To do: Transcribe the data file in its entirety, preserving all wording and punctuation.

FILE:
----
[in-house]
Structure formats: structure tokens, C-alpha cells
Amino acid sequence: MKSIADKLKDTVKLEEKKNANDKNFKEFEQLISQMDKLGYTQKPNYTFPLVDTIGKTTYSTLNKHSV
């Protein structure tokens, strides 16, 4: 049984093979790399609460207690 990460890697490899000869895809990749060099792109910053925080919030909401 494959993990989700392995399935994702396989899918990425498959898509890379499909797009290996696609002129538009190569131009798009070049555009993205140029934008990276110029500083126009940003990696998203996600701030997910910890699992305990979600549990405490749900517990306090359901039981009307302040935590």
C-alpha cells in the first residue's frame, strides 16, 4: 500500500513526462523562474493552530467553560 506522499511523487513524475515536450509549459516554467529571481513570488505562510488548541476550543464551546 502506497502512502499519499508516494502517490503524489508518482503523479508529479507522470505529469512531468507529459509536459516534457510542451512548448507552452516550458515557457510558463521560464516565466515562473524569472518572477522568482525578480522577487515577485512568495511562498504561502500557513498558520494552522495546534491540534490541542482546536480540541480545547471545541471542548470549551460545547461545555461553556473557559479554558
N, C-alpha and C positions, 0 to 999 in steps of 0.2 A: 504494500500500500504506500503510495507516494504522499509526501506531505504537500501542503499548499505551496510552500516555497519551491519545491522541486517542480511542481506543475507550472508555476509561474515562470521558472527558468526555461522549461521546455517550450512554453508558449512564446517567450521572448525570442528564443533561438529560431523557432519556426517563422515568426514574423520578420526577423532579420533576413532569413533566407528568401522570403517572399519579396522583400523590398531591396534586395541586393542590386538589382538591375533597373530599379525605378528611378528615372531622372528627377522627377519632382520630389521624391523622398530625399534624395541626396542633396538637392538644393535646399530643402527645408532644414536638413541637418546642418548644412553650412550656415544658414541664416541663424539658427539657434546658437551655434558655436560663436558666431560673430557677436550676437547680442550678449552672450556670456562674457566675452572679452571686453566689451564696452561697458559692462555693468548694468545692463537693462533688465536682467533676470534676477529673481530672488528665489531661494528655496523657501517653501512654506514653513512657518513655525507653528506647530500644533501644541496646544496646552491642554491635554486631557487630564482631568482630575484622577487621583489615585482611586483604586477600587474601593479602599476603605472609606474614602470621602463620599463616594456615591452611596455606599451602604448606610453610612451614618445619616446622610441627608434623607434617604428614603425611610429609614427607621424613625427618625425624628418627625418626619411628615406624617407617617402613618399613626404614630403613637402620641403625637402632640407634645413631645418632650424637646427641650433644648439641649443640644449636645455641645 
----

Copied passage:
[in-house]
Structure formats: structure tokens, C-alpha cells
Amino acid sequence: MKSIADKLKDTVKLEEKKNANDKNFKEFEQLISQMDKLGYTQKPNYTFPLVDTIGKTTYSTLNKHSV
């Protein structure tokens, strides 16, 4: 049984093979790399609460207690 990460890697490899000869895809990749060099792109910053925080919030909401 494959993990989700392995399935994702396989899918990425498959898509890379499909797009290996696609002129538009190569131009798009070049555009993205140029934008990276110029500083126009940003990696998203996600701030997910910890699992305990979600549990405490749900517990306090359901039981009307302040935590």
C-alpha cells in the first residue's frame, strides 16, 4: 500500500513526462523562474493552530467553560 506522499511523487513524475515536450509549459516554467529571481513570488505562510488548541476550543464551546 502506497502512502499519499508516494502517490503524489508518482503523479508529479507522470505529469512531468507529459509536459516534457510542451512548448507552452516550458515557457510558463521560464516565466515562473524569472518572477522568482525578480522577487515577485512568495511562498504561502500557513498558520494552522495546534491540534490541542482546536480540541480545547471545541471542548470549551460545547461545555461553556473557559479554558
N, C-alpha and C positions, 0 to 999 in steps of 0.2 A: 504494500500500500504506500503510495507516494504522499509526501506531505504537500501542503499548499505551496510552500516555497519551491519545491522541486517542480511542481506543475507550472508555476509561474515562470521558472527558468526555461522549461521546455517550450512554453508558449512564446517567450521572448525570442528564443533561438529560431523557432519556426517563422515568426514574423520578420526577423532579420533576413532569413533566407528568401522570403517572399519579396522583400523590398531591396534586395541586393542590386538589382538591375533597373530599379525605378528611378528615372531622372528627377522627377519632382520630389521624391523622398530625399534624395541626396542633396538637392538644393535646399530643402527645408532644414536638413541637418546642418548644412553650412550656415544658414541664416541663424539658427539657434546658437551655434558655436560663436558666431560673430557677436550676437547680442550678449552672450556670456562674457566675452572679452571686453566689451564696452561697458559692462555693468548694468545692463537693462533688465536682467533676470534676477529673481530672488528665489531661494528655496523657501517653501512654506514653513512657518513655525507653528506647530500644533501644541496646544496646552491642554491635554486631557487630564482631568482630575484622577487621583489615585482611586483604586477600587474601593479602599476603605472609606474614602470621602463620599463616594456615591452611596455606599451602604448606610453610612451614618445619616446622610441627608434623607434617604428614603425611610429609614427607621424613625427618625425624628418627625418626619411628615406624617407617617402613618399613626404614630403613637402620641403625637402632640407634645413631645418632650424637646427641650433644648439641649443640644449636645455641645 